[0035] Furthermore, a resiliently biasing element or device is provided which urges the latch member 34 to latchably engage the striker 26 when the truck bed cover 19 and bed portion 13 are in the closed position relative to each other. Preferably, the resiliently biasing element or device is the coil spring 40 housed in the spring housing 38. The coil spring 49 is positioned between a fixed surface relative to the moving latch member 34, such as an end wall 40′ of the spring housing 38, and a collar 41 attached to the latch member 34 or solenoid core 45. In this manner the coil spring 40 exerts a resiliently biasing force against the collar 41 to urge the latch member 34 to the engaged position. As can be seen in FIG. 2, the coil spring 40 remains relatively unbiased when the latch member 34 is in the engaged position with the striker 26. And as can be best seen in FIG. 3A, the coil spring 40 is relatively resiliently biased when the latch member 34 is in the released position. It is notable that when the solenoid core 45 is energized, actuation of the solenoid core 45 is in a direction opposite the resiliently biasing force of the coil spring 40, and is sufficient to overcome the resiliently biasing force of the coil spring 40.

[0036] It is further notable that the activation of the solenoid assembly 37 is preferably by means of an activation switch 47, which is remotely located from the mounting location of the latch assembly 10 by means of electrical wires 46. Although not shown in the FIGURES, the switch 47 is preferably located within the cab portion 12 of the pickup truck 11, such that a user may remotely operate the solenoid assembly 37 to actuate the latch member 34 to a released position while remaining in the cab 12. The switch 47 is preferably of a design common in the electrical arts, such as a rocker switch or push-button switch, which is designed to contact momentarily when pressed by a user to close an electric circuit, and which resets itself to open the circuit when released. Thus the switch 47 enables energizing of the solenoid assembly 37 for a momentary duration sufficient to move the blocking element 55 to the obstructing position, where it obstructs re-engagement of the released latch member 34 after the momentary duration.

[0037] The latch member 34 and solenoid assembly 37 are preferably secured to the truck bed cover 19 by means of an L-bracket 31 having a rigid construction, with a horizontal portion 32 and a vertical portion 33. Similar to the mounting of the striker 26, however, mounting of the latch member 34 and solenoid assembly 37 to the cover 19 is not limited to the use of the L-bracket 31. As can be seen in FIGS. 5 and 6, the spring housing 38 (shown in broken lines) is mounted to the vertical portion 33 by means of mounting screws 38 such that the latch member 34 is oriented horizontally. Furthermore, the horizontal portion 32 of the L-bracket 31 is secured to the truck bed cover 19, as can be seen in FIGS. 2 and 3A-C. Preferably, a lock assembly 57 is also mounted on the truck bed cover 19 through the horizontal portion 32 in a manner which will be discussed later.

[0038] Furthermore, the latch assembly 10 includes a stopper device for obstructing re-engagement of latch member 34 with the striker 26, when the latch member 34 is actuated to the released position. The stopper device includes a blocking element which performs the obstructing function when moved from a non-obstructing position to an obstructing position. As shown in FIGS. 2 and 3A-C, the stopper device is preferably a pivot arm 48 which is pivotally connected to the latch member 34 by means of a pivot pin 54. The pivot arm 48 has a base end 49 connected to the latch member 34 by means of the pivot pin 54, a swing end 50 opposite the base end 49, and a blocking element 55 connected to the swing end 50. As shown in FIG. 8, a preferred embodiment of the pivot arm has an upper wall 51 which is connected to a pair of opposite sidewalls 53. And as can be best seen in FIG. 6, the pair of opposite sidewalls 53 are straddled around the latch member 34 such that the pivot pin 54 rotatably extends through the latch member 34 and connects to the pair of opposite sidewalls 53. When the pivot arm 58 is in the obstructing position as shown in FIGS. 2 and 6, the upper wall 51 functions to prevent the pivot arm 48 from pivoting below the latch member 34 by resting against the latch member 34. Furthermore, a stopper flange 52 is provided along the upper wall 51 to abut against the latch member 34 when the pivot arm 48 reaches a predetermined angle, e.g. less than ninety degrees. This operates to limit the pivot arm 48 from pivoting beyond the predetermined angle, such that the pivot arm 48 is ready-poised to move to the obstructing position, as will be discussed in greater detail below.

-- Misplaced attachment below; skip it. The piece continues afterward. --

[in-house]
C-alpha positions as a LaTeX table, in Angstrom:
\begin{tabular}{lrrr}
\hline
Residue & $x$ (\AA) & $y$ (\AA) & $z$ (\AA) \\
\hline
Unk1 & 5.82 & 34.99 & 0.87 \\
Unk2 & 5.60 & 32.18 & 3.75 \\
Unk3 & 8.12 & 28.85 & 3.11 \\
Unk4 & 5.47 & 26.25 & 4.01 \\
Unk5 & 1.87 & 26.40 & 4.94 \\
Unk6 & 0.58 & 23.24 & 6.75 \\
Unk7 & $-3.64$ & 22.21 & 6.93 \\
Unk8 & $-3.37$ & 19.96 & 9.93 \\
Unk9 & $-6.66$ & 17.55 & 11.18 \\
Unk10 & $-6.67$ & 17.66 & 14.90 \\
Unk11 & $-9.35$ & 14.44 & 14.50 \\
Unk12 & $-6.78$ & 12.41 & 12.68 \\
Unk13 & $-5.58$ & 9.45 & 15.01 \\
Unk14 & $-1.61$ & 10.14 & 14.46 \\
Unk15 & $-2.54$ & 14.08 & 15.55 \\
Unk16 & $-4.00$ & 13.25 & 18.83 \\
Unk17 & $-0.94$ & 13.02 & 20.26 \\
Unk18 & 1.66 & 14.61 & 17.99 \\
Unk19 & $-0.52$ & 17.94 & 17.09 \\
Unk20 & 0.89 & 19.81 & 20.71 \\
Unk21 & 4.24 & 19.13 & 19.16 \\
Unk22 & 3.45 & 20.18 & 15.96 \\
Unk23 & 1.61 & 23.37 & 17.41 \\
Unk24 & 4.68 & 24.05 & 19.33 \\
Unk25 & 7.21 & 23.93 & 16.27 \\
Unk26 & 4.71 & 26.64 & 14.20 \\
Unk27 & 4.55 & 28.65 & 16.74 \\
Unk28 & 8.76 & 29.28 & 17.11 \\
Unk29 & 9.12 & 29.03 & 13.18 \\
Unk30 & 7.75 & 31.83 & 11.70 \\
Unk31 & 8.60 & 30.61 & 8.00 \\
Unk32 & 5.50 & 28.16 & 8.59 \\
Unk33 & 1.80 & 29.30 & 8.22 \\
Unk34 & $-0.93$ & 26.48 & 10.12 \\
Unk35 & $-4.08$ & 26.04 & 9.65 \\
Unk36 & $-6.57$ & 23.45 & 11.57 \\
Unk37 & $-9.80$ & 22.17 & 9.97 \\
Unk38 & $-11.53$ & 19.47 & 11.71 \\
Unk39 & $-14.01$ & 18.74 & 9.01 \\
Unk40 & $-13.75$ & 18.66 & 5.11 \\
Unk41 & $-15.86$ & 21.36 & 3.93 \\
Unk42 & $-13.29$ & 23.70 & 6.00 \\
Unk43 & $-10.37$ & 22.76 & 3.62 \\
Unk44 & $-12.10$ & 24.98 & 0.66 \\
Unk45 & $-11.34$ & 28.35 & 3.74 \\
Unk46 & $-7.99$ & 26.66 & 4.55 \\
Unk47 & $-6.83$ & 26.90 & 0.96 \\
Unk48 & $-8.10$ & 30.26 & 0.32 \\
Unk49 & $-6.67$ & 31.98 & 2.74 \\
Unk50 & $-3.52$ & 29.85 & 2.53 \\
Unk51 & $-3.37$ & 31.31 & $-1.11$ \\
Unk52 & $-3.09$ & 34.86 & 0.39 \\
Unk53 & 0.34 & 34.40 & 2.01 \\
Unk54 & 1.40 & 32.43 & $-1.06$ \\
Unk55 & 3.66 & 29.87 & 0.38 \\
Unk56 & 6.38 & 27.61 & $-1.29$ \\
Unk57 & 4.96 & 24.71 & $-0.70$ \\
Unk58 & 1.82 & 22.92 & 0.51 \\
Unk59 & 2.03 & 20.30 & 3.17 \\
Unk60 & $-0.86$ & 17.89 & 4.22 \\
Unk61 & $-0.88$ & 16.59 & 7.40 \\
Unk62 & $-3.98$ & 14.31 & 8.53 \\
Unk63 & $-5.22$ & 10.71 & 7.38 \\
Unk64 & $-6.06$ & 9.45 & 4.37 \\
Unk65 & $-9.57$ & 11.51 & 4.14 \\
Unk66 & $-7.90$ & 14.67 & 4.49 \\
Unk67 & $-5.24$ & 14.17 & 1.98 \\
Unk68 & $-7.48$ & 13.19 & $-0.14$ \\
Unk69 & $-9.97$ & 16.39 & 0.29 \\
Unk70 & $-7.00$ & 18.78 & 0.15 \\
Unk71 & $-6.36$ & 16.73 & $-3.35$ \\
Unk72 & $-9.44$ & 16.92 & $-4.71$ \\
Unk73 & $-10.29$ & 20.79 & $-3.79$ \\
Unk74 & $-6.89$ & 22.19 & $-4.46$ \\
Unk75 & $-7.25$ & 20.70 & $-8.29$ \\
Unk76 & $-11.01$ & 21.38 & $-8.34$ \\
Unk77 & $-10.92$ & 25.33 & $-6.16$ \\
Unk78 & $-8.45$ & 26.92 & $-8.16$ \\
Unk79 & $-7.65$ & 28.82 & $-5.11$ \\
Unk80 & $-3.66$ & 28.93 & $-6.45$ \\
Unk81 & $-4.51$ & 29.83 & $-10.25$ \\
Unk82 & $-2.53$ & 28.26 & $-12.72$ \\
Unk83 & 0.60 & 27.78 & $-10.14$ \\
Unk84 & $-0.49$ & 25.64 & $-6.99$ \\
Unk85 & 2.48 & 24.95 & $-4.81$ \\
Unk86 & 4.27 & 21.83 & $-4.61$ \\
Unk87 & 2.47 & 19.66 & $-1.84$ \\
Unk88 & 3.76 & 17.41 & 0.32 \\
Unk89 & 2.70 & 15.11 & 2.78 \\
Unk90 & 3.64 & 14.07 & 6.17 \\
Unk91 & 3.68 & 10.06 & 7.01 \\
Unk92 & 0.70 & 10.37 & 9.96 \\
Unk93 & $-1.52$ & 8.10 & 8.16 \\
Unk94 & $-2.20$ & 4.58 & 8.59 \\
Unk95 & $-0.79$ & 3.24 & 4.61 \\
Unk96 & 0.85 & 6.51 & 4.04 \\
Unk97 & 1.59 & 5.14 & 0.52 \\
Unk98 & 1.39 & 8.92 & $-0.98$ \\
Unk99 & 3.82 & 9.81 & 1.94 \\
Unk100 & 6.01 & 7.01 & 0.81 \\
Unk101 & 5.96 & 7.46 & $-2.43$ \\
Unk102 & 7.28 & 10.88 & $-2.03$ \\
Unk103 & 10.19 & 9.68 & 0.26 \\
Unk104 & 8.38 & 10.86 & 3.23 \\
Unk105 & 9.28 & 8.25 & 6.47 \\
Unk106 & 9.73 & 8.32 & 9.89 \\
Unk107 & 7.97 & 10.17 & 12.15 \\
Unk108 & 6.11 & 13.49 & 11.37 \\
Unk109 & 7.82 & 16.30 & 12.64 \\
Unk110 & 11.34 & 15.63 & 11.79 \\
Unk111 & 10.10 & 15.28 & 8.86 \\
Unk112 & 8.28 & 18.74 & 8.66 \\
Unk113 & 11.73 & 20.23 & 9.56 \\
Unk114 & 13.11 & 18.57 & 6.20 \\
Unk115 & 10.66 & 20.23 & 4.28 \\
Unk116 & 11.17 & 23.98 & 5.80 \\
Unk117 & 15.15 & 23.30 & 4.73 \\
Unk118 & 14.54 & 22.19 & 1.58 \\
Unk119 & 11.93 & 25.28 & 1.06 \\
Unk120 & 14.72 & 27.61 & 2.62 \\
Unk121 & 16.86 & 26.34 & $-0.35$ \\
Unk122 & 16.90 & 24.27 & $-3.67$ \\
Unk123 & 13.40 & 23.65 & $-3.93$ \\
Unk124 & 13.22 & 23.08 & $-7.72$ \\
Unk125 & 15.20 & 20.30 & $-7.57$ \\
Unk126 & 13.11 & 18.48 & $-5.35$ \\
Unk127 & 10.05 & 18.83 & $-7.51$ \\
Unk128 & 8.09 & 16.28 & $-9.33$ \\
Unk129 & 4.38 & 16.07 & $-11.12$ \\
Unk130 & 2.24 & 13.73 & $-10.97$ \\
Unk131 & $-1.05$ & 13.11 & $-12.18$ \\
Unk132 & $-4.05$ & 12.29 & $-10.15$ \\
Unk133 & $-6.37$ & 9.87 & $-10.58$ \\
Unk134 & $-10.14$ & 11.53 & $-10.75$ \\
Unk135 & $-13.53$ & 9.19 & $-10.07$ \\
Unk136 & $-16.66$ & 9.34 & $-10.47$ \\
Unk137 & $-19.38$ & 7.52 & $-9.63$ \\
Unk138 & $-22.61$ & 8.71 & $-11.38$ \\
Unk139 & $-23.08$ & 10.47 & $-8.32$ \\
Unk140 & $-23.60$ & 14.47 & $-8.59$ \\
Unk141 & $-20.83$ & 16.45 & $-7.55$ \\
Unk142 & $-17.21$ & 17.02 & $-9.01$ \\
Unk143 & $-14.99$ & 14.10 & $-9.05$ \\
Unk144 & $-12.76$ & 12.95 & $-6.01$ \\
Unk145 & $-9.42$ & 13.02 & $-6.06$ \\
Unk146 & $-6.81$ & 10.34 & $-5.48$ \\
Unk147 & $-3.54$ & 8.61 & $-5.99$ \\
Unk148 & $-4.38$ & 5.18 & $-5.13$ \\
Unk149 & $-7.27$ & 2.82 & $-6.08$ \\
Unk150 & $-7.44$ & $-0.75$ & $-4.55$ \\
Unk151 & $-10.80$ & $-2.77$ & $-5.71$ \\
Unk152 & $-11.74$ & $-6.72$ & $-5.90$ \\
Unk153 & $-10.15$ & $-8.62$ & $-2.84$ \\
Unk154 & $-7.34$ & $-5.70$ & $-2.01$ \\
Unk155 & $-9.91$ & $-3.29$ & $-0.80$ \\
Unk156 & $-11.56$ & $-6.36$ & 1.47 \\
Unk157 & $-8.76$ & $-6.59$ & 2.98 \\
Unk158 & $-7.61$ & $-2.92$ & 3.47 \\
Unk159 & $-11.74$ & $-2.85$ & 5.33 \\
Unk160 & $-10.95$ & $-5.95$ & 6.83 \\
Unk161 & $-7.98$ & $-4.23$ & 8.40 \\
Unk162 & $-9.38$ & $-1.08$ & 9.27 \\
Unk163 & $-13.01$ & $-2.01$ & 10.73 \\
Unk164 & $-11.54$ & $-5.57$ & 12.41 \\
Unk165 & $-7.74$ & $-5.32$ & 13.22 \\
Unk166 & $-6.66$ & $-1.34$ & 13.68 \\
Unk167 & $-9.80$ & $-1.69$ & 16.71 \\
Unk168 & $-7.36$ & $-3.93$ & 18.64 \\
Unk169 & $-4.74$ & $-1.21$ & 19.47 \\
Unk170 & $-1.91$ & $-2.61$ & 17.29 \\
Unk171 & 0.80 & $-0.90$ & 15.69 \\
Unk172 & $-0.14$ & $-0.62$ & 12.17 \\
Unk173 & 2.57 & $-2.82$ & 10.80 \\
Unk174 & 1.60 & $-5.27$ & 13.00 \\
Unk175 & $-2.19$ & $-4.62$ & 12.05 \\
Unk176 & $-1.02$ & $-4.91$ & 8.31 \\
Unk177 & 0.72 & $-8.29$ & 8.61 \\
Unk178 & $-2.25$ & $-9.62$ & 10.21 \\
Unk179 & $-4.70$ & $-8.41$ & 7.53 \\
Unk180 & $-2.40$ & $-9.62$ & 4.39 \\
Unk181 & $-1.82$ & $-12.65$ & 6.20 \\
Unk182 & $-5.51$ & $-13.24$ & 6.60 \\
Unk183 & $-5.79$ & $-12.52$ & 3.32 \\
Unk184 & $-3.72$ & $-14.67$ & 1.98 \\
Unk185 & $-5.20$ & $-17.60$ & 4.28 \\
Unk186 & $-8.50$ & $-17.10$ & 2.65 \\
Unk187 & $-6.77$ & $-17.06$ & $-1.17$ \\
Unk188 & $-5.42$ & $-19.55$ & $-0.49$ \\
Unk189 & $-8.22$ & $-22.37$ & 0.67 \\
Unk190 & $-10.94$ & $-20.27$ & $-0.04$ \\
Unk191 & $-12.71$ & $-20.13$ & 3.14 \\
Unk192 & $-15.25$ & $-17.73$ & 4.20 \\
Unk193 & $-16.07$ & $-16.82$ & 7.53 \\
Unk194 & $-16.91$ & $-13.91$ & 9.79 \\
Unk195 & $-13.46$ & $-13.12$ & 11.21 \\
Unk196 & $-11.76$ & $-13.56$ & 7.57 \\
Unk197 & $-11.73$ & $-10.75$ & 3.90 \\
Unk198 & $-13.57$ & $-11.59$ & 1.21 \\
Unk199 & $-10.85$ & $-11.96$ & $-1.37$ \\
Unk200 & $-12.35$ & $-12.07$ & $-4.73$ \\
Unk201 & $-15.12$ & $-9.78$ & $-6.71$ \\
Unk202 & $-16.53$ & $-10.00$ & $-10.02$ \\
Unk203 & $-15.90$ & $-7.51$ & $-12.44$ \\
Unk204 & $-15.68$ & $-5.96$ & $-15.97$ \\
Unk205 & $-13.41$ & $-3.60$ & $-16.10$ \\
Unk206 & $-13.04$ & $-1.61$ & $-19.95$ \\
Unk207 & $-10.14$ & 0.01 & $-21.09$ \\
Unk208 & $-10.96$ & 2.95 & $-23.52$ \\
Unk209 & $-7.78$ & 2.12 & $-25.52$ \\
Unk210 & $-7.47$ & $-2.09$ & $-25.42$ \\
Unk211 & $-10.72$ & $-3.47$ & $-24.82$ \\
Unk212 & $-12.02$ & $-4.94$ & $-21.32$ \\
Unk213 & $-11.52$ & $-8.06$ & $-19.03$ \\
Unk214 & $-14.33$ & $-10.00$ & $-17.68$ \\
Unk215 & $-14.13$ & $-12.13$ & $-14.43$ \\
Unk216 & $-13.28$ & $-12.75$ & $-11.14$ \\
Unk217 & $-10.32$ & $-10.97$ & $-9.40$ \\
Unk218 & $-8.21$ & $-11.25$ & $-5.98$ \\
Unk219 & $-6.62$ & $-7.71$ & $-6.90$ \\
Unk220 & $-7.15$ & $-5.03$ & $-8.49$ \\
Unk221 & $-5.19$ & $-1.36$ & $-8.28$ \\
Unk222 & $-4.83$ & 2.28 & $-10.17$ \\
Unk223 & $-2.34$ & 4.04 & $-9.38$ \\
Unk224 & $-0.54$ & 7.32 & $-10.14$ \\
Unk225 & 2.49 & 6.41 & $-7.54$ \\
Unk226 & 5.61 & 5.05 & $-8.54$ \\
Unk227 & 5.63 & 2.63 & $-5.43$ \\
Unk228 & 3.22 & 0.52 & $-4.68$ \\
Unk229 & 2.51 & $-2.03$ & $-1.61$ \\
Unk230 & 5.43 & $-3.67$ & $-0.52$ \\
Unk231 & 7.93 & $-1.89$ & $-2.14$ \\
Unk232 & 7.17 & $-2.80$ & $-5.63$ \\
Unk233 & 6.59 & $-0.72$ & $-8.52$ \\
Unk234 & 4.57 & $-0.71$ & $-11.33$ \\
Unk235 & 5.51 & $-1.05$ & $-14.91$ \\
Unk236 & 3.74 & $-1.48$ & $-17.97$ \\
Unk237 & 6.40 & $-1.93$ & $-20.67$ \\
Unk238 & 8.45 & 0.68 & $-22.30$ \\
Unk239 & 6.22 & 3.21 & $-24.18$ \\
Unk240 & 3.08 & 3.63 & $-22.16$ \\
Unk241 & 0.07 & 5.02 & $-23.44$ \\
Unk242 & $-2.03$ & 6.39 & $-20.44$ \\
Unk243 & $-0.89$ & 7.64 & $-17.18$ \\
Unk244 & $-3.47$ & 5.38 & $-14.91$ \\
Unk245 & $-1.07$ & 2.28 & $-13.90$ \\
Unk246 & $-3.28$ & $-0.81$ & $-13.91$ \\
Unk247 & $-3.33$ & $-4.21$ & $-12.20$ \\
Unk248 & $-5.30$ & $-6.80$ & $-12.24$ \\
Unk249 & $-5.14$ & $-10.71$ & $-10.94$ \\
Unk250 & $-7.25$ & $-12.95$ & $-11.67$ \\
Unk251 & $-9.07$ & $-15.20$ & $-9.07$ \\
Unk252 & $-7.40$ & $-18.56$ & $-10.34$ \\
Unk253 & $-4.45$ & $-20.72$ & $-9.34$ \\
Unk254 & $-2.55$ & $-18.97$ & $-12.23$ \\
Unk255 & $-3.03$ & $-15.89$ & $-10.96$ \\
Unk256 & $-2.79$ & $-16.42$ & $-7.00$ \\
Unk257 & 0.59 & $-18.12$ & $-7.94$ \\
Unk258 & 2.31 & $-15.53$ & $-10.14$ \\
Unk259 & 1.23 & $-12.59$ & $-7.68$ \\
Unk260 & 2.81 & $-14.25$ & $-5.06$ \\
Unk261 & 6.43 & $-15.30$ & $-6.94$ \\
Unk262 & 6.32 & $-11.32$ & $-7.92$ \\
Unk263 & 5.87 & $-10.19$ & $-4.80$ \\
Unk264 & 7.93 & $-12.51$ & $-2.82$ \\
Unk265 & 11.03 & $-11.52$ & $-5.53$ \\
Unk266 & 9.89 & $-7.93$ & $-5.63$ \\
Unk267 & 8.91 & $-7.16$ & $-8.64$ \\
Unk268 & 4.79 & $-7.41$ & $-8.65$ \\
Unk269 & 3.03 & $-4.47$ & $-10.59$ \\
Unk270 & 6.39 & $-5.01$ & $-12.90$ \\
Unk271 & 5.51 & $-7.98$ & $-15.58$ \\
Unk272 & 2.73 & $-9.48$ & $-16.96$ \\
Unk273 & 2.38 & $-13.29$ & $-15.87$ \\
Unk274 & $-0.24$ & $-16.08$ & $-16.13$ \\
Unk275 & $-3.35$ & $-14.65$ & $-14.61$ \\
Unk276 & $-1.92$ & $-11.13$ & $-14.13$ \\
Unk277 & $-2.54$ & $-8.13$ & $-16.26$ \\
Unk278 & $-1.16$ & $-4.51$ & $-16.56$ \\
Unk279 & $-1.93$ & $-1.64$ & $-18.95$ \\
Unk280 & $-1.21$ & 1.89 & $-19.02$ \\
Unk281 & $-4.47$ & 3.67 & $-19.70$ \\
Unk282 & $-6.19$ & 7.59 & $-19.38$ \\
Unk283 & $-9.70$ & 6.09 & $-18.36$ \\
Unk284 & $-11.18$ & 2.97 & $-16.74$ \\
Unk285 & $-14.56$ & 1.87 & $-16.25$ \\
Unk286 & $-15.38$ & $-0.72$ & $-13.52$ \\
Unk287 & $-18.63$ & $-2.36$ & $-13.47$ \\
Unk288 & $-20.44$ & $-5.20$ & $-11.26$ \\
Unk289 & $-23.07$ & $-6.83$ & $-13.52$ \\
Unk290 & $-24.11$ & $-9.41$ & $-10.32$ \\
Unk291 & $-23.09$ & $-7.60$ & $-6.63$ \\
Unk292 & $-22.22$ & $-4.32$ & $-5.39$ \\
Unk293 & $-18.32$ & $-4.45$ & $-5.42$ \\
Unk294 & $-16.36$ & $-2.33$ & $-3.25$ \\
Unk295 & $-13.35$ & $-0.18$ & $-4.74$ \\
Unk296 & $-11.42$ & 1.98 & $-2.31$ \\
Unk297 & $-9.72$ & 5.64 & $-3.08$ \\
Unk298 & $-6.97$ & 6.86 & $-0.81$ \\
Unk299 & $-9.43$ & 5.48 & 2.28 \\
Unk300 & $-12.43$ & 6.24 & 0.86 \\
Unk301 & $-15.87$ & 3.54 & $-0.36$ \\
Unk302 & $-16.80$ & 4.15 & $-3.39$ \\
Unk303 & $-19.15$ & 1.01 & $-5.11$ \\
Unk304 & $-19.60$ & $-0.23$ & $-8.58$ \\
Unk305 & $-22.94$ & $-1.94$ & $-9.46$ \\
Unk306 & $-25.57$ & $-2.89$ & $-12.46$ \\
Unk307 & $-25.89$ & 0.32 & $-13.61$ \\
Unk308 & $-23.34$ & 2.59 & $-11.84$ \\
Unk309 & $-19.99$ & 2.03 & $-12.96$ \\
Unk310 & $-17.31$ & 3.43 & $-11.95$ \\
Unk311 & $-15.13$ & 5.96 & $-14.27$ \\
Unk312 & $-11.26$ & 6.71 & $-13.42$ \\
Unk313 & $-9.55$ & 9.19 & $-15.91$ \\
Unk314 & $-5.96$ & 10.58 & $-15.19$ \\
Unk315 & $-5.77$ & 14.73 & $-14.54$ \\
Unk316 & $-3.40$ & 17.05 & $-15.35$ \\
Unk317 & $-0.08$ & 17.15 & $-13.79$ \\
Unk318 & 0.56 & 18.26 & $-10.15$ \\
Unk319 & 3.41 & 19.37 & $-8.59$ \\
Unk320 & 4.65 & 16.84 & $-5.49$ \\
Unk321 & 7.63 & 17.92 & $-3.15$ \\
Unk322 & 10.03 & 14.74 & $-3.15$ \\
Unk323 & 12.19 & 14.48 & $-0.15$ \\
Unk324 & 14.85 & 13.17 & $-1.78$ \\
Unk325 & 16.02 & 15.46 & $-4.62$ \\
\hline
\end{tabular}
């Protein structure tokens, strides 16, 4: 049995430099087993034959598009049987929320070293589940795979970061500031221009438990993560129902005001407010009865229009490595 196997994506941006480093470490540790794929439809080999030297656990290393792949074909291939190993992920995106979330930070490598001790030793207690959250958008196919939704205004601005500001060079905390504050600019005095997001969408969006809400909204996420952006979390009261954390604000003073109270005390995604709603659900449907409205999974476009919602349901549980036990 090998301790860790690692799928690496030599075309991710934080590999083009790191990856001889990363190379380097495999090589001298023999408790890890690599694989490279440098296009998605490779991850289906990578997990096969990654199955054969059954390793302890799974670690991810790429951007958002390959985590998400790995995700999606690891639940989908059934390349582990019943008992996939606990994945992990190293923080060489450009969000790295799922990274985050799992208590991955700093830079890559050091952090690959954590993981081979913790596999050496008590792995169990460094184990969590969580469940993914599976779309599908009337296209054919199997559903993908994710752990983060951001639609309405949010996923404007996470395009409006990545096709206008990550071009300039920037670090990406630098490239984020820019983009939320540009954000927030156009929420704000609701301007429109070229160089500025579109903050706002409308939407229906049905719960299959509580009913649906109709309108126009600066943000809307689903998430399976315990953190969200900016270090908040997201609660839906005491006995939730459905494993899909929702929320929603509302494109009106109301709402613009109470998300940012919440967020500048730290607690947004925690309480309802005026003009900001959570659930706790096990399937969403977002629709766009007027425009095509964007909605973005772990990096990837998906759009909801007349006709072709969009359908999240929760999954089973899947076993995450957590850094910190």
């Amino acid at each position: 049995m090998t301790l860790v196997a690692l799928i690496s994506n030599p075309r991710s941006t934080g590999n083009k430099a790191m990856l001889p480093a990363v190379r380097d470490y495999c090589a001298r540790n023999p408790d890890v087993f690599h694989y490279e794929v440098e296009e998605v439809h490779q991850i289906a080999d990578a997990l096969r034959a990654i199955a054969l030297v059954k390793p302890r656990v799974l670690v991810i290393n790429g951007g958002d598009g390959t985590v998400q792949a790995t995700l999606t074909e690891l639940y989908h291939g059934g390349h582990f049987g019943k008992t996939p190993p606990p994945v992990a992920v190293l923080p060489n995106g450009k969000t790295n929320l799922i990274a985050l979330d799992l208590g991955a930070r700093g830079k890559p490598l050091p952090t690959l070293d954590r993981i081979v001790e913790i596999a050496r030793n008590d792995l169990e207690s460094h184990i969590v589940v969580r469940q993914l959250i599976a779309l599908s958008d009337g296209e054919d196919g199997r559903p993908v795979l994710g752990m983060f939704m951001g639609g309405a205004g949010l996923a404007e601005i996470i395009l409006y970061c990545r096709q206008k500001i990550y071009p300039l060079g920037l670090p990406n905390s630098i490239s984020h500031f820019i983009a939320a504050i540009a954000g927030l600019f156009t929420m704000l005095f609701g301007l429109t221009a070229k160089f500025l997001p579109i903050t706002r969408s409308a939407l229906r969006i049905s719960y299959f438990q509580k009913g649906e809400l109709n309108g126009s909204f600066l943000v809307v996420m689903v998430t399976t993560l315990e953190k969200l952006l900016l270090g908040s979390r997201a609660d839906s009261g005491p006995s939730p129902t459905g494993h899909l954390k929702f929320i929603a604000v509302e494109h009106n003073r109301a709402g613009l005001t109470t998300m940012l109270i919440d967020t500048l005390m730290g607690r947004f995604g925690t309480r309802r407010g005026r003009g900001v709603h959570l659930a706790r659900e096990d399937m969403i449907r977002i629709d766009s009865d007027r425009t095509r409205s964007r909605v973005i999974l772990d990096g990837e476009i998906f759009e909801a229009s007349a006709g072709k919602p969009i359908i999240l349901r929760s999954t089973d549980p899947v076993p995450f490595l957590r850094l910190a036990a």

[0039] It is appreciated that multiple latch assemblies may be utilized in combination to effect latching engagement of the cover 19 with the bed portion 13. Thus, FIGS. 1 and 4 illustrate a preferred combination and arrangement of a pair of latch assemblies 10 along the left 14 and right 15 sides of the pickup truck 11. In particular, each latch member 34 of the pair of latch assemblies 10 is preferably movably connected to the truck bed cover 19 near the respective left 22 and right 23 edges (see FIG. 1), and each striker 26 of the pair of latch assemblies 10 is preferably secured to the respective left 14 and right 15 sidewalls of the truck bed 13 (see FIG. 4). It is appreciated that while each latch assembly 10 is preferably substantially identical with other latch assemblies of a multiple assembly configuration, this need not be the case. Furthermore, though not shown in the drawings, the latch assembly 10 may alternatively be located on the rear edge 25 and tailgate 17 to enable latched engagement therebetween. Furthermore, while the exemplary FIGS. 2 and 3A-C illustrate the striker 26 being mounted to the left sidewall 14, and the latch member 34 and solenoid assembly 37 being mounted to the truck bed cover 19, it is appreciated that the striker 26 and the latch member 34 can be reverse mounted, such that the striker 26 is mounted on the bed cover 19 and the latch member 34 is movably connected to the left sidewall 14.